CURRENT STATE OF DEVELOPMENT
The initial shipload of colonists numbered 4000, but before a year passed more than 12,000 had arrived. Development of the colony proceeded peacefully and efficiently, for the colonists had the experience of six new worlds before them on which to base their plan. Rather than pursue a purely free enterprise economy, the Romulan plan called for the establishment of community-owned industry. Thus telecommunication, power generation, primary metal production, housing, appliance manufacture, production of transport vehicles, and medicine are the province of large monopolies in which all colonists own an interest. The planet-wide constitution reserves farming, clothing manufacture, and all other small-scale industries and industries not yet developed to individual entrepreneurs. The Constitution also guarantees the property rights of all citizens and no laws prohibit competition with the community-owned industry. It is too early to say how this form of economic organization will perform over the long term. To date, economic progress on Romulus has been as fast as can be expected on any new world.
Research and Development
At this writing, the lifestyle of people on Romulus is changing so quickly that detailed description of the state of development would be out of date by the time this bulletin reaches the reader. The map of Romulus shows how much of the planet remains unexplored and detailed aerial reconnaissance has not even taken place over large portions of the planet’s surface. At this writing, pioneers have explored only the continent of Bounty, the only one inhabited at this time. On the outboard hemisphere, little more than orbital reconnaissance has taken place over several of the unnamed continents. Within the next ten years, Romulans hope to complete shuttle fly-by reconnaissance of these regions. For years to come, though, much territory will remain to be explored on the ground by adventurous pioneers. The Bounty population is spreading rapidly into the remote areas of the Wolf Peninsula thanks largely to the availability of crude but rugged antigravity cars. Improved transportation allowed the creation of a second industrial center named Reforma at the base of the Peninsula just 12 years after the colony commenced, and Romulans expect it to be a focal point for even more rapid development.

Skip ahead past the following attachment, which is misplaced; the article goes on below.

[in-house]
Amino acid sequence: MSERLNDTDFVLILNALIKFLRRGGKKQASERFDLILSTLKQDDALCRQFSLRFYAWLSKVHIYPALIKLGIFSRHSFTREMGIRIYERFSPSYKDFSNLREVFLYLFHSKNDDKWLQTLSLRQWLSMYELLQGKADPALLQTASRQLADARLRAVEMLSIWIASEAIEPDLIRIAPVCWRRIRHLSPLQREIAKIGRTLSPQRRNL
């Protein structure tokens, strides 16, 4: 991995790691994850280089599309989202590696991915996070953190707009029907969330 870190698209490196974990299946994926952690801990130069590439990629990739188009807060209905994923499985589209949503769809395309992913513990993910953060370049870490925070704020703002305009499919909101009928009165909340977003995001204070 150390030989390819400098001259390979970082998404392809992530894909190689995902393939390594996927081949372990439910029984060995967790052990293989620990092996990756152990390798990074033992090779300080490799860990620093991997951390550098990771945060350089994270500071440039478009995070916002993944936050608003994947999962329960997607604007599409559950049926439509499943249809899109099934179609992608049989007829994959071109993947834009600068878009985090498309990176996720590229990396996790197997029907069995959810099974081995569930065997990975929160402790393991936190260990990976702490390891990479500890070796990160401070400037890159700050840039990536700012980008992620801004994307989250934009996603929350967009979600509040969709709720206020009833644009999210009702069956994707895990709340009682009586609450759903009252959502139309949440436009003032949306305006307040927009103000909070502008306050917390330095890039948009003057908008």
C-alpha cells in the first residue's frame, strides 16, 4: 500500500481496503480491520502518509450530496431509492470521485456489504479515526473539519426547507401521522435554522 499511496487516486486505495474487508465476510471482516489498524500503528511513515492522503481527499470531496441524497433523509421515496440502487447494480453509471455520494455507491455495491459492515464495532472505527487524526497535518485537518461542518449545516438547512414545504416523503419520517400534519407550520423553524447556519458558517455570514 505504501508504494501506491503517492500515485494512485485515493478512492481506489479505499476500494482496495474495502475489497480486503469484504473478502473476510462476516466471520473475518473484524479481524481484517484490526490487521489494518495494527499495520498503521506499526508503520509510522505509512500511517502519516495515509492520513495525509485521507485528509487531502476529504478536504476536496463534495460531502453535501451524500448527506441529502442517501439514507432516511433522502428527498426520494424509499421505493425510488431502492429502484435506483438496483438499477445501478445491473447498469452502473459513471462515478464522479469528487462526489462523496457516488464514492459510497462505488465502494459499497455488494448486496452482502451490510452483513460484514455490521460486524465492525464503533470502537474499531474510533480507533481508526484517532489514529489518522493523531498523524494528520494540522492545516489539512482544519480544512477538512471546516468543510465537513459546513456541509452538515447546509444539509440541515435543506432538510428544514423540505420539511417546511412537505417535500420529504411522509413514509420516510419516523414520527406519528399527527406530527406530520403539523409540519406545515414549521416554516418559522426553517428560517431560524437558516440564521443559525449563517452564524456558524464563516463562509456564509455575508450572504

The Industrial Planning Board of Romulus has ventured some projections which should give the potential pioneer an idea of what he or she can expect of Romulus in 2386 adtc. Beginning in 2379, all pioneer’s spires will ground at Reforma instead of Sharam, to prevent excessive congestion at the original population center. Every ten or fifteen years, Romulans hope to found another city to absorb incoming colonists and to promote development of other areas of the planet. The industrial plan will emphasize increasing production of prefabricated building materials and consumer goods. At this writing, Romulan industry is confined primarily to assembly industries, relying on importation of many critical items such as electronic components, medical devices, biopolymeric materials, and nuclear fusion reactors. During the next decade Romulans hope to begin original manufacture of some of these critical items. First efforts will begin with those components that are needed as replacement parts for existing equipment and expand into items of original manufacture or design.